DeWitt jail captain honored for community service
April 4, 2011 at 5 p.m.
Updated April 3, 2011 at 11:04 p.m.
Crystal Irvin always knew what she wanted to be when she grew up.
The jail captain in the DeWitt County Sheriff's Office, 37, has worked on the correctional side of law enforcement for more than 17 years.
"I went to work at the prison in Cuero right out of high school," said Irvin, a 1992 graduate of Cuero High School.
She credits her mother, former Cuero city councilwoman Shirley Riemenschneider, as being an influence on her career choice.
"My mother worked in the field and ever since I was young, I wanted to be a peace officer," Irvin said. "I got hired by the prison and liked it."
Riemenschneider, who spent more than 10 years with the DeWitt County Sheriff's Office as a dispatcher, jailer and deputy, sometimes took her teenaged daughter with her when transporting prisoners.
"We signed the waiver that allowed her to ride along," Riemenschneider said. "She was around my work a lot, and it fascinated her."
Riemenschneider said she never pushed her daughter to follow in her footsteps.
"I just told her, whatever you do, do it 110 percent," she said. "Don't be there just to collect a paycheck. Prove yourself."
And Irvin has done just that.
Overseeing administration of the 116-bed DeWitt County Detention Center since August 2009, Irvin has been honored with a state award for public service.
The award comes from the Texas Commission on Law Enforcement Officer Standards and Education, the state licensing agency for law enforcement officers.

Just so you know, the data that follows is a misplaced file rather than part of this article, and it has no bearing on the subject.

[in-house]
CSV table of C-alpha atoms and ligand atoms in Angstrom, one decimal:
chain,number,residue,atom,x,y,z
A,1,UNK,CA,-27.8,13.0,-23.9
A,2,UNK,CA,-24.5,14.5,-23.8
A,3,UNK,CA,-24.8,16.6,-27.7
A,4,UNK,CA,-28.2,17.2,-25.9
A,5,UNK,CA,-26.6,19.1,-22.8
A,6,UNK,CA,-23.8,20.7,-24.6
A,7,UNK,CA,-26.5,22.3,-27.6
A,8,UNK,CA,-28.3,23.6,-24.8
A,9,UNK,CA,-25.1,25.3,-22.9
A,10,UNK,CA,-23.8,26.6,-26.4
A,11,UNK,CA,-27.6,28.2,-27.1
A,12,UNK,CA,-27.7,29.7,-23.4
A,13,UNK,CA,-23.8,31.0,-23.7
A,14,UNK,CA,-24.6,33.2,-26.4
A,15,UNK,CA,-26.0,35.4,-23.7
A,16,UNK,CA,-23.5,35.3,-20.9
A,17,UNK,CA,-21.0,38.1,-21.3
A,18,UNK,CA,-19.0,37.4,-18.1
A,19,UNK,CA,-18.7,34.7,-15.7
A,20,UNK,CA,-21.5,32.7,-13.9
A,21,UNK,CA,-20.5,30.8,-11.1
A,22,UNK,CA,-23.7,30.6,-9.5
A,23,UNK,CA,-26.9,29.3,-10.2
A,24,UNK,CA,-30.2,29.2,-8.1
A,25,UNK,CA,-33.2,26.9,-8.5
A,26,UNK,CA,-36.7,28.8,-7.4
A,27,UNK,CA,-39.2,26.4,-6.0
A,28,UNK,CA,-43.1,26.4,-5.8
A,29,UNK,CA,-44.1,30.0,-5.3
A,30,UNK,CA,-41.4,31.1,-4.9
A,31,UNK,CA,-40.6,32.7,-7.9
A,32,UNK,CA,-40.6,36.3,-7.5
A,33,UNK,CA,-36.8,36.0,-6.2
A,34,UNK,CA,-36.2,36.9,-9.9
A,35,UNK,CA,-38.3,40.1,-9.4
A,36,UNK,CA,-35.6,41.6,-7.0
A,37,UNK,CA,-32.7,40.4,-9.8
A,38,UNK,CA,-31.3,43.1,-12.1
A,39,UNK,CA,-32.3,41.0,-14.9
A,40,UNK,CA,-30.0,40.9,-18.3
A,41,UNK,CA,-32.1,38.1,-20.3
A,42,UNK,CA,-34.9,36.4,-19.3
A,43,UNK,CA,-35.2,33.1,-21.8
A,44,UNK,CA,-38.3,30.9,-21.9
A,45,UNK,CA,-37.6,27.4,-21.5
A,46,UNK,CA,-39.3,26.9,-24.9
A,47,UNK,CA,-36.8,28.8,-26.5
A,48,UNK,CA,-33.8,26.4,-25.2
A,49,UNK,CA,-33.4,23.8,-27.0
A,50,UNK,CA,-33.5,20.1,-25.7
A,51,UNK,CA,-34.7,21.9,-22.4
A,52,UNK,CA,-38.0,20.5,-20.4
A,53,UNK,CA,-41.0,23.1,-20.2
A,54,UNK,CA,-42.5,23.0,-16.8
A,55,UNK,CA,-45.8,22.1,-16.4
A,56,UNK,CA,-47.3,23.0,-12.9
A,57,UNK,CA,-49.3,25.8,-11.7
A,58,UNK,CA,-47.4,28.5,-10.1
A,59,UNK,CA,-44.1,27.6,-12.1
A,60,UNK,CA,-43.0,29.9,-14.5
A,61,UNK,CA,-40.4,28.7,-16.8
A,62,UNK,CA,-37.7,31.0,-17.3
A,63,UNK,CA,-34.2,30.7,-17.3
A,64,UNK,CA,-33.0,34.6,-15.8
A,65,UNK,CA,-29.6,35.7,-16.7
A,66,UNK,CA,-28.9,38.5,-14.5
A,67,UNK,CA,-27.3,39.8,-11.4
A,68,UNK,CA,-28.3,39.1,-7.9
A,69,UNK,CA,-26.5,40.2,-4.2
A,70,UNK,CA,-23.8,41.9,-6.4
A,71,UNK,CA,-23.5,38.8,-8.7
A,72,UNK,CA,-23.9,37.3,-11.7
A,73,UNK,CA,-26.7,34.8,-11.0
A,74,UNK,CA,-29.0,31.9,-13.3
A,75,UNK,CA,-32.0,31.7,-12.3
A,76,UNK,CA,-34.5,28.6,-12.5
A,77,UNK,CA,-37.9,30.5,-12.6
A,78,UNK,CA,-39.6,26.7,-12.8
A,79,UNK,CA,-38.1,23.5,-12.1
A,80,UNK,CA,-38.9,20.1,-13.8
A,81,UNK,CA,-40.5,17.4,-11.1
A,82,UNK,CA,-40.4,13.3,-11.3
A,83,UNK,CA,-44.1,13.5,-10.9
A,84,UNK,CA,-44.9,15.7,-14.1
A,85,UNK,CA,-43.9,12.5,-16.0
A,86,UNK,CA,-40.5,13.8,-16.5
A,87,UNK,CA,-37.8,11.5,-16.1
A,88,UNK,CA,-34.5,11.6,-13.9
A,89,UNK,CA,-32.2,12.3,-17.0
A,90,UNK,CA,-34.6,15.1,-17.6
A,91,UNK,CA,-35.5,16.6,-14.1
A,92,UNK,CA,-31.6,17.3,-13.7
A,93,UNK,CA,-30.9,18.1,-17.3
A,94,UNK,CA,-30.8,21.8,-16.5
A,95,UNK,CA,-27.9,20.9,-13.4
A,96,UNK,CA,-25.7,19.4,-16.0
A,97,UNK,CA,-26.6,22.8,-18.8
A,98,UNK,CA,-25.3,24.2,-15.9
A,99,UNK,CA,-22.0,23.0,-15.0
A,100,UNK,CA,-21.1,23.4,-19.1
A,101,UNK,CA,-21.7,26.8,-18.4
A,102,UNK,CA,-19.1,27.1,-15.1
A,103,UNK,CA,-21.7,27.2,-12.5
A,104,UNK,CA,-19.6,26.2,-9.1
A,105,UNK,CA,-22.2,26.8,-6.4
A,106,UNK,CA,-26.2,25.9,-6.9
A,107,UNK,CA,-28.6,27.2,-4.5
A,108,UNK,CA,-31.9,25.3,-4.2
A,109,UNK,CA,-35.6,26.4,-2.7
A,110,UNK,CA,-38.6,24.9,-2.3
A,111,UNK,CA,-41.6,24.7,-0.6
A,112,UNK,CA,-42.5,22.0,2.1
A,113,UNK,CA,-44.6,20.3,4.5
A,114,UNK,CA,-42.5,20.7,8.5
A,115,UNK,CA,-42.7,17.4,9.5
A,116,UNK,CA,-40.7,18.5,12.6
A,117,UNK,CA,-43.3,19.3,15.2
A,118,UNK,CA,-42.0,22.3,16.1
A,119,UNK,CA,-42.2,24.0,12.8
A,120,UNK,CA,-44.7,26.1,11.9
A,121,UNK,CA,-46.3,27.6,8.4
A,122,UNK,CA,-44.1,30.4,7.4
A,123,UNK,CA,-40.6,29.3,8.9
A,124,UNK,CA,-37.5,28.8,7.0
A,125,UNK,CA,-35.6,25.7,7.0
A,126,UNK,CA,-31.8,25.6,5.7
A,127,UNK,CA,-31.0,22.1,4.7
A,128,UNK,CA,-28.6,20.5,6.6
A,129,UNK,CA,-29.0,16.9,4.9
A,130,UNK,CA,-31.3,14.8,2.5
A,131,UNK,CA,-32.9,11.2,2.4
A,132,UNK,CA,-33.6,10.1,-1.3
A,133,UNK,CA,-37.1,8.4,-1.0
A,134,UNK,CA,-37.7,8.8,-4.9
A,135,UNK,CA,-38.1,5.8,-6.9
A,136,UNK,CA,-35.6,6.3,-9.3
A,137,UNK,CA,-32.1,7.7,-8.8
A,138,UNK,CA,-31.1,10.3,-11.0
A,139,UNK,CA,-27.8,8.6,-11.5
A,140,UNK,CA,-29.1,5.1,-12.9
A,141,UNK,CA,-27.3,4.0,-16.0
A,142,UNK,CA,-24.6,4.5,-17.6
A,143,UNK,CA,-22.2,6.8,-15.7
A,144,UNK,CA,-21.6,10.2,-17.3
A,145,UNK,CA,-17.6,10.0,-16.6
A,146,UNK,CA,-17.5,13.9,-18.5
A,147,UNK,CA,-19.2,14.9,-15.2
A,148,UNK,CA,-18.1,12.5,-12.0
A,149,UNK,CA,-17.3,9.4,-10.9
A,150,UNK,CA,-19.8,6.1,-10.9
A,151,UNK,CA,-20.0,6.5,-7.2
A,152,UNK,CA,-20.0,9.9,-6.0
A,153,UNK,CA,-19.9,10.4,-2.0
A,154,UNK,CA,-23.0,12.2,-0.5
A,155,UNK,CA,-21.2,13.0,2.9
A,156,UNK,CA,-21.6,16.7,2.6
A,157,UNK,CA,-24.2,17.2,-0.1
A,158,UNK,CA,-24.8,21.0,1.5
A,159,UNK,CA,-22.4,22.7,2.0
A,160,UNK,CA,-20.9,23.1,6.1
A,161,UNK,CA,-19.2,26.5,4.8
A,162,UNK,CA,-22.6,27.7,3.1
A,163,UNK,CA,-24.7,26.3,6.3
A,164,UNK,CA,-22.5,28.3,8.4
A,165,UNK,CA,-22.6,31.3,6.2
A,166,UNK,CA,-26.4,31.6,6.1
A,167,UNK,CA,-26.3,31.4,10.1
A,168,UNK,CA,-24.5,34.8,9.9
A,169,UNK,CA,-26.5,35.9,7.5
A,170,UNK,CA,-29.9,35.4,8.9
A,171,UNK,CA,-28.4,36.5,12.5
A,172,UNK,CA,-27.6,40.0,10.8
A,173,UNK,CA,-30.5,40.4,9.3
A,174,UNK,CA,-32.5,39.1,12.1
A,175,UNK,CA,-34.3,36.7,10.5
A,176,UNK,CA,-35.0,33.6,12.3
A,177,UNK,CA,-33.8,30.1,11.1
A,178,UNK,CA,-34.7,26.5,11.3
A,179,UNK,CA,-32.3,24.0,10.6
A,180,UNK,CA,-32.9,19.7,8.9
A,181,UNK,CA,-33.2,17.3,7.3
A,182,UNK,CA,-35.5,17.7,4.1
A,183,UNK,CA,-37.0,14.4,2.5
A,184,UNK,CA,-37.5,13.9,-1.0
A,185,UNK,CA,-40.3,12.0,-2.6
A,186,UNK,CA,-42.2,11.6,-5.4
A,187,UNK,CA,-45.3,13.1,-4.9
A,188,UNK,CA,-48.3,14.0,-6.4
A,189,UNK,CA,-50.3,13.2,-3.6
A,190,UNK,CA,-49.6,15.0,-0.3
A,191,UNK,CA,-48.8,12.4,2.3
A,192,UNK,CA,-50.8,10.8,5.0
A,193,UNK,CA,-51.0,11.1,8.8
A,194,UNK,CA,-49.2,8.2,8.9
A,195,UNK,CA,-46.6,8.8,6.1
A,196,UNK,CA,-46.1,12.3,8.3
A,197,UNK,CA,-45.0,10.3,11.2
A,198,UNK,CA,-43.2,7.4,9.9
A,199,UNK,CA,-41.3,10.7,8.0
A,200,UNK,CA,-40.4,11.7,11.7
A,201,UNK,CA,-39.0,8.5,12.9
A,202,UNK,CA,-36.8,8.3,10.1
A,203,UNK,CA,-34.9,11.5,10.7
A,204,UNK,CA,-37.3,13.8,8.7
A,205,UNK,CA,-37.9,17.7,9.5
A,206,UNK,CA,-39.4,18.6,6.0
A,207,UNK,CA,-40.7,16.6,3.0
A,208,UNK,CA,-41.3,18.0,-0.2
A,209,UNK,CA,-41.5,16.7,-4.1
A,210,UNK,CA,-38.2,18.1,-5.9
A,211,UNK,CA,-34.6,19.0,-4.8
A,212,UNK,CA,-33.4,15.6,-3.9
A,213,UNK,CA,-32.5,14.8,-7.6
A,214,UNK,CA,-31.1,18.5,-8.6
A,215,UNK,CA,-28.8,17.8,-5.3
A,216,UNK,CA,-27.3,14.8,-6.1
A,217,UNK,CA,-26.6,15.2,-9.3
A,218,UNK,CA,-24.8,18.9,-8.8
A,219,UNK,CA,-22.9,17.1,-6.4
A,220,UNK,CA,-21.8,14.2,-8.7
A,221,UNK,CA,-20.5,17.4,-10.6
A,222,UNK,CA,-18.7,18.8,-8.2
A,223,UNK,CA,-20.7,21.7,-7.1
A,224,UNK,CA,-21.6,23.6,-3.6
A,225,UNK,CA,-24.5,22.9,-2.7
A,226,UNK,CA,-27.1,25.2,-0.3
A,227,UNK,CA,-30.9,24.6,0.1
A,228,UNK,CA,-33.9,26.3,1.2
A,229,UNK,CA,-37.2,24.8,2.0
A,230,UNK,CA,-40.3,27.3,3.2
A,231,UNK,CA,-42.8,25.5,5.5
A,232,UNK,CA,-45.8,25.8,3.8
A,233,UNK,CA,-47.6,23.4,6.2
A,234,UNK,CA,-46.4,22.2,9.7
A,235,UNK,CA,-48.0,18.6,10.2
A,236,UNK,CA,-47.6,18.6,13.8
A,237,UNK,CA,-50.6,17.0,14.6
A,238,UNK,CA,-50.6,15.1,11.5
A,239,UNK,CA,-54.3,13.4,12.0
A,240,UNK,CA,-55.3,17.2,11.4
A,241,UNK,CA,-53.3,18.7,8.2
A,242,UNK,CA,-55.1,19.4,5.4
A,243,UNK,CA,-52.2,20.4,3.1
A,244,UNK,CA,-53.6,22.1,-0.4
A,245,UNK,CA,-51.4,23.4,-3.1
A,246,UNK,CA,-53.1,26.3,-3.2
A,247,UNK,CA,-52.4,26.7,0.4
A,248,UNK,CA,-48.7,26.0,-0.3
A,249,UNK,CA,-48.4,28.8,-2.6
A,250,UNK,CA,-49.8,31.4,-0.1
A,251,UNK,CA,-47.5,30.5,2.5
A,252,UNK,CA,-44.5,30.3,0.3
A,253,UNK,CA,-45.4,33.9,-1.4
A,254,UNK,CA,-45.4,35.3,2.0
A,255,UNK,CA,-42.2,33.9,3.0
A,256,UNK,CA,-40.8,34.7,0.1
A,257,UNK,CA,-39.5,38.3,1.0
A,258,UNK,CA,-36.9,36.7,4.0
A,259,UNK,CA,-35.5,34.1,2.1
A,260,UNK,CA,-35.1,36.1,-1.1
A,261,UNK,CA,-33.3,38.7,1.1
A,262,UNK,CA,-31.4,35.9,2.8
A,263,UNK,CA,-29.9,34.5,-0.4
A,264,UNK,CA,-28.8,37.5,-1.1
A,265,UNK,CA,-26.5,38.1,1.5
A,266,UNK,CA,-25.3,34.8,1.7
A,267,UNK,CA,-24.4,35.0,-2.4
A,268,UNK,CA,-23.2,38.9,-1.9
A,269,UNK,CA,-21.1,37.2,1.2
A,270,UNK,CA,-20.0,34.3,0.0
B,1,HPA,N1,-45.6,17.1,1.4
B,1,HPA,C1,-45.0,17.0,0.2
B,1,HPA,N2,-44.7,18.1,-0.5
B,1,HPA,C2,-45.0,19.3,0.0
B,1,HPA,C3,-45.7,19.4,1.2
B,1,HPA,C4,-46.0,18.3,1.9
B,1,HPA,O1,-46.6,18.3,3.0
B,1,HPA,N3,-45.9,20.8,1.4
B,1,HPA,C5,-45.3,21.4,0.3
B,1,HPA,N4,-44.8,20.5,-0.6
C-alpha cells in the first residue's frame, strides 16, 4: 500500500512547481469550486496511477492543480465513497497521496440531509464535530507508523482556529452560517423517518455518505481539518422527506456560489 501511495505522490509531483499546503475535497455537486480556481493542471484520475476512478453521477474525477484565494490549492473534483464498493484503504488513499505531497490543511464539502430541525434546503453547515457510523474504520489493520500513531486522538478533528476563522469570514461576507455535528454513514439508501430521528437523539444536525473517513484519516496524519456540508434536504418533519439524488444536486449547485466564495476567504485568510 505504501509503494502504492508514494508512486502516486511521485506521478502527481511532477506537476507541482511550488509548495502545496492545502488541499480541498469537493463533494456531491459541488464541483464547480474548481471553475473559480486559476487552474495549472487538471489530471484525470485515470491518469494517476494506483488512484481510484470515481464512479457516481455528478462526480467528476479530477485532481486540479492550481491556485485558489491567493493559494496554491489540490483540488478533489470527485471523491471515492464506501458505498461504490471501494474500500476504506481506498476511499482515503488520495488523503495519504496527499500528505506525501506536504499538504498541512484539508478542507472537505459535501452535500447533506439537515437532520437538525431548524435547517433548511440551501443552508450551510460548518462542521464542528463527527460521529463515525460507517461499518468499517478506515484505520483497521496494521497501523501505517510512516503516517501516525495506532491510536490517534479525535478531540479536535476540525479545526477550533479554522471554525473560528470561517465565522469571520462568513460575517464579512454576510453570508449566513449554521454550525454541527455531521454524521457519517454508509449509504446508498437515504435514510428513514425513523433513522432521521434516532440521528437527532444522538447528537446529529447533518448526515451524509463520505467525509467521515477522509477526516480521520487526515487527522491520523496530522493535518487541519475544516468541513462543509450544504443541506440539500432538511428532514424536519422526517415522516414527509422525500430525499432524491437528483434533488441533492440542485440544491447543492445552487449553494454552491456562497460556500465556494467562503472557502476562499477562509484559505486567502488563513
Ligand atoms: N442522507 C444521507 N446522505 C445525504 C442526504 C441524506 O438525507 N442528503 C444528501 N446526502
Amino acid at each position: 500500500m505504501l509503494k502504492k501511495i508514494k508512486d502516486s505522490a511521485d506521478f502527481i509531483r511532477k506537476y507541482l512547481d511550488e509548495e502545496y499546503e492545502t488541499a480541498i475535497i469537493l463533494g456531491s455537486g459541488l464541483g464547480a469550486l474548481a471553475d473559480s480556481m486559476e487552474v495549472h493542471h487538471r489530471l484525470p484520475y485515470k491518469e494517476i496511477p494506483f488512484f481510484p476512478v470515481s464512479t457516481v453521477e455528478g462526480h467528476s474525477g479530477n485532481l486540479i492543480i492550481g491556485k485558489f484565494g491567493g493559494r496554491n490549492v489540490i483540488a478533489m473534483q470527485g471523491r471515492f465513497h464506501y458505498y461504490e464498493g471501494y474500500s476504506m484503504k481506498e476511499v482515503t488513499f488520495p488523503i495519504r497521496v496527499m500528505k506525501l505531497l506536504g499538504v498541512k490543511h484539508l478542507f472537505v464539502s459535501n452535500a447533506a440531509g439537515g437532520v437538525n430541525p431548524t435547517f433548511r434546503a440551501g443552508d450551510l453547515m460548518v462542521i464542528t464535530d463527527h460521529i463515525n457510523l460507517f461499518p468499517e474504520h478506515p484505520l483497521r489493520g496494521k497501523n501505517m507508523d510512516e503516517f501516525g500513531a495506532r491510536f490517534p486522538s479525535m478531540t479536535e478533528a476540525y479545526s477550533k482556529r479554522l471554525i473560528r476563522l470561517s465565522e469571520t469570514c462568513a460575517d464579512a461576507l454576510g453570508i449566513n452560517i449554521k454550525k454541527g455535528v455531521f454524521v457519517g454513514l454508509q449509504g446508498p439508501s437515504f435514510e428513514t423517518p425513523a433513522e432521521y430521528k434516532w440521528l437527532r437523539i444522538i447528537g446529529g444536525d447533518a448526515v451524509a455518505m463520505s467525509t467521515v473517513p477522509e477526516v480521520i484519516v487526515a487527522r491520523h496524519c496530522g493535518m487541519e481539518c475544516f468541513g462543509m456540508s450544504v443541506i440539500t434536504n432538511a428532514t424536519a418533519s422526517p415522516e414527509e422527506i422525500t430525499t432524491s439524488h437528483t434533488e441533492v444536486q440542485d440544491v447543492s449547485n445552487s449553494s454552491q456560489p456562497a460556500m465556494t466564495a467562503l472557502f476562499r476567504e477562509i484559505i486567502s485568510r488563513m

Irvin, who supervises a jail staff of 25, deflected credit for the award.
"This isn't all done by me. It's a team effort, just like running the jail is," she said. "Without them, it wouldn't happen. It takes all of us."
The "us" Irvin is referring to are members of the DeWitt County Sheriff's Employees Association.
The fundraising started with a softball tournament to raise money for a scholarship for a high school senior going into a career in law enforcement.
"We did very well," Irvin said. "We raised more than $3,000."
The group decided it could help out more than just the scholarship and progressed to different things, explained the captain.
The association organized a Fans for Friends drive during the summer, collecting fans for the elderly and families with small children and matching those donations.
It also received donations and handed out more than 25 backpacks filled with school supplies to needy children in DeWitt County schools.
An ongoing project is Taco Tuesday, during which group members make tacos and fill orders from schools, banks, hotels and other businesses and individuals.
"Employees volunteer their time. We get up early and make tacos and deliver them," Irvin said. "We split those funds between the association and Deputy Santa."
Noting that the association's assistance runs the gamut from children to senior citizens, Irvin said, "We try to help as many people as we can. If we see something out there that catches our eye, we try to donate to it."
The group also sponsored a volleyball tournament and a Badge and Patch Swap Show.
Irvin's honor came as a surprise to her.
"I was shocked," she said. "I didn't even know the sheriff had nominated me."
DeWitt County Sheriff Jode Zavesky said that Irvin is deserving of the award.
"I am so proud that Crystal's dedication to our community has been recognized by the commission's board members," said the sheriff. "Her work ethics are unmatched and she truly leads her staff by example."
Irvin will travel to Austin with her family to collect the award on June 3.
And, of course, mom is on the guest list.